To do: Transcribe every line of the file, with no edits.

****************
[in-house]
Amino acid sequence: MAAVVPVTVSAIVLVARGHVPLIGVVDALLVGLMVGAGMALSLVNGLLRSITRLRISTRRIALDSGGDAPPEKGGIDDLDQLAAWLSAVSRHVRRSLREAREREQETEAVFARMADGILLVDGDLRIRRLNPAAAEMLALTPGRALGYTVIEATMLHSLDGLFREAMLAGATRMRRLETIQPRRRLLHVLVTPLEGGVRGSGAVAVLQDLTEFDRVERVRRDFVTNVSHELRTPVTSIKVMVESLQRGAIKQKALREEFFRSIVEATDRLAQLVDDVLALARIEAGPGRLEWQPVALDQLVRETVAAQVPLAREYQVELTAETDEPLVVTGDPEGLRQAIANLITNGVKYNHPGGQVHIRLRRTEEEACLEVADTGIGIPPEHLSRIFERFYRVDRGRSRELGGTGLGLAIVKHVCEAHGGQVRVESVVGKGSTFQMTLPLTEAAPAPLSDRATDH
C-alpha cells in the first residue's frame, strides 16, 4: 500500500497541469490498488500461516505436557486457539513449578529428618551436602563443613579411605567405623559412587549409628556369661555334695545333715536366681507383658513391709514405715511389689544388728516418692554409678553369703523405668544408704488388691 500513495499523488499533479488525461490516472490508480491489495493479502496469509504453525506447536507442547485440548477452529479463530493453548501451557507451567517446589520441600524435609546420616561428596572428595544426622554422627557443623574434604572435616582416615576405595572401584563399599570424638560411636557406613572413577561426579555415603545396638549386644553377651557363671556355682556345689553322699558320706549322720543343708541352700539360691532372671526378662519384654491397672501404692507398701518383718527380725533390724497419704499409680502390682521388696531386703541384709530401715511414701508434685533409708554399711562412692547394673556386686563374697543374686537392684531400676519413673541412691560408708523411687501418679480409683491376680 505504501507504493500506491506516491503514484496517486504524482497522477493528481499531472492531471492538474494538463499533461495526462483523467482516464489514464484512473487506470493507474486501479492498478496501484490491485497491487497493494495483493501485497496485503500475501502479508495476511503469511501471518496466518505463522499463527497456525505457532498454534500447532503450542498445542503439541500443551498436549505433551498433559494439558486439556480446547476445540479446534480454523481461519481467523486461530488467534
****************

[in-house]
Amino acid sequence: MAAVVPVTVSAIVLVARGHVPLIGVVDALLVGLMVGAGMALSLVNGLLRSITRLRISTRRIALDSGGDAPPEKGGIDDLDQLAAWLSAVSRHVRRSLREAREREQETEAVFARMADGILLVDGDLRIRRLNPAAAEMLALTPGRALGYTVIEATMLHSLDGLFREAMLAGATRMRRLETIQPRRRLLHVLVTPLEGGVRGSGAVAVLQDLTEFDRVERVRRDFVTNVSHELRTPVTSIKVMVESLQRGAIKQKALREEFFRSIVEATDRLAQLVDDVLALARIEAGPGRLEWQPVALDQLVRETVAAQVPLAREYQVELTAETDEPLVVTGDPEGLRQAIANLITNGVKYNHPGGQVHIRLRRTEEEACLEVADTGIGIPPEHLSRIFERFYRVDRGRSRELGGTGLGLAIVKHVCEAHGGQVRVESVVGKGSTFQMTLPLTEAAPAPLSDRATDH
C-alpha cells in the first residue's frame, strides 16, 4: 500500500497541469490498488500461516505436557486457539513449578529428618551436602563443613579411605567405623559412587549409628556369661555334695545333715536366681507383658513391709514405715511389689544388728516418692554409678553369703523405668544408704488388691 500513495499523488499533479488525461490516472490508480491489495493479502496469509504453525506447536507442547485440548477452529479463530493453548501451557507451567517446589520441600524435609546420616561428596572428595544426622554422627557443623574434604572435616582416615576405595572401584563399599570424638560411636557406613572413577561426579555415603545396638549386644553377651557363671556355682556345689553322699558320706549322720543343708541352700539360691532372671526378662519384654491397672501404692507398701518383718527380725533390724497419704499409680502390682521388696531386703541384709530401715511414701508434685533409708554399711562412692547394673556386686563374697543374686537392684531400676519413673541412691560408708523411687501418679480409683491376680 505504501507504493500506491506516491503514484496517486504524482497522477493528481499531472492531471492538474494538463499533461495526462483523467482516464489514464484512473487506470493507474486501479492498478496501484490491485497491487497493494495483493501485497496485503500475501502479508495476511503469511501471518496466518505463522499463527497456525505457532498454534500447532503450542498445542503439541500443551498436549505433551498433559494439558486439556480446547476445540479446534480454523481461519481467523486461530488467534